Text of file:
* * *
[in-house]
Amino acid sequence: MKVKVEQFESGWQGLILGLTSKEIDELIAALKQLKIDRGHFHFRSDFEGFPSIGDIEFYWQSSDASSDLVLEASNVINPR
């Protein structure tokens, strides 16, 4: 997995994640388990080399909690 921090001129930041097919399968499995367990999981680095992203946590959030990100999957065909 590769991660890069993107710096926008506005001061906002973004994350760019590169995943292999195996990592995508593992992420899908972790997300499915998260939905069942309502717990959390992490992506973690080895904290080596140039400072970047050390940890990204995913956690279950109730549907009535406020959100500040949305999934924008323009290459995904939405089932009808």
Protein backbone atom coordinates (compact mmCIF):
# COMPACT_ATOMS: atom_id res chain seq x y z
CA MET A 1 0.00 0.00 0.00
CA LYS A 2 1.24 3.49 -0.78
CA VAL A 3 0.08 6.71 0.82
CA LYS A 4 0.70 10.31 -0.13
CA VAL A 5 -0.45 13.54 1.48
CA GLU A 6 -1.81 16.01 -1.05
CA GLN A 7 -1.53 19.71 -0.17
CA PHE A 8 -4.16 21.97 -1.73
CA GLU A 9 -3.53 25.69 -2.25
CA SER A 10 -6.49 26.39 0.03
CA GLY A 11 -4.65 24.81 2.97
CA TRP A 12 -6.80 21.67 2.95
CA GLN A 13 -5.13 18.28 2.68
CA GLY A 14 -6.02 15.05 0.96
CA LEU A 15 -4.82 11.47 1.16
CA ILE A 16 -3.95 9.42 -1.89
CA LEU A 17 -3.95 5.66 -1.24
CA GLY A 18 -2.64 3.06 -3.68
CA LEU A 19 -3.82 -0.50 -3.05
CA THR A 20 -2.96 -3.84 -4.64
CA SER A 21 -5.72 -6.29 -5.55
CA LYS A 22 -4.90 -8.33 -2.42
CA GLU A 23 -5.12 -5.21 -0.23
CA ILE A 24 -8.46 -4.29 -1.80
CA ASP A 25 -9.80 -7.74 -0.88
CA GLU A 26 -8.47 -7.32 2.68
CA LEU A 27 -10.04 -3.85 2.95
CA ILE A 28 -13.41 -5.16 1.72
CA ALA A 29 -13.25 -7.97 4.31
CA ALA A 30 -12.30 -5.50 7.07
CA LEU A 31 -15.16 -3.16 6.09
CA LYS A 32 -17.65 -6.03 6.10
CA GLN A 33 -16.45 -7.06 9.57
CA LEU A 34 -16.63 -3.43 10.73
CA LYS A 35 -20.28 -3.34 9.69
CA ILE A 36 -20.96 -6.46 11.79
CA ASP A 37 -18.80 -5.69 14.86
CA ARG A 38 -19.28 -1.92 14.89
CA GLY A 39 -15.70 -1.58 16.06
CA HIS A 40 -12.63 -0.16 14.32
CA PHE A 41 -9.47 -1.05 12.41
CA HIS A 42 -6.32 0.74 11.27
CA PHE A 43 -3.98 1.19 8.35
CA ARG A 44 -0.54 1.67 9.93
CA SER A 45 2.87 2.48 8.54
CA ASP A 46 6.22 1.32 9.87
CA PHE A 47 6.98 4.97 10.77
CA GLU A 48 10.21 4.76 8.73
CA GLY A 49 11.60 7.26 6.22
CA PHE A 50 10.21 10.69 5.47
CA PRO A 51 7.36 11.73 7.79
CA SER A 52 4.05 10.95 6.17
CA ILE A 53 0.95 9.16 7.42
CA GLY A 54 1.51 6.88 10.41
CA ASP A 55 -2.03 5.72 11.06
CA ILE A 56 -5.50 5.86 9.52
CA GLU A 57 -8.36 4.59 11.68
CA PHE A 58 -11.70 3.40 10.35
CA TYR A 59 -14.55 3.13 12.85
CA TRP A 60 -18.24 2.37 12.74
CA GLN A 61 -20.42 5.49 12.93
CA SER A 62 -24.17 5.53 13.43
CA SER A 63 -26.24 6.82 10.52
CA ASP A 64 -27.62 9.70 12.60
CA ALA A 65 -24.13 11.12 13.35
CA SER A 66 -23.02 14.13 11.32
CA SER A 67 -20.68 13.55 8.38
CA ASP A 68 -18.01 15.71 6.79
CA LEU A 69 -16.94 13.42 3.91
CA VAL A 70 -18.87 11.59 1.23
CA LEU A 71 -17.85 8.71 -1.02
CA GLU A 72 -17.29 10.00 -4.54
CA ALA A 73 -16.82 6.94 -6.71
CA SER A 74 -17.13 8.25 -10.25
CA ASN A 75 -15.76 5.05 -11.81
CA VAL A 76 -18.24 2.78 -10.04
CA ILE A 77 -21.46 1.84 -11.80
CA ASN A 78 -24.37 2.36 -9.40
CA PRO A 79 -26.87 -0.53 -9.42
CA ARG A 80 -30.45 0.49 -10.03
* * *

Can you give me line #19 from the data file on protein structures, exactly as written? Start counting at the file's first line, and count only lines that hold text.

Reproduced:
CA GLY A 14 -6.02 15.05 0.96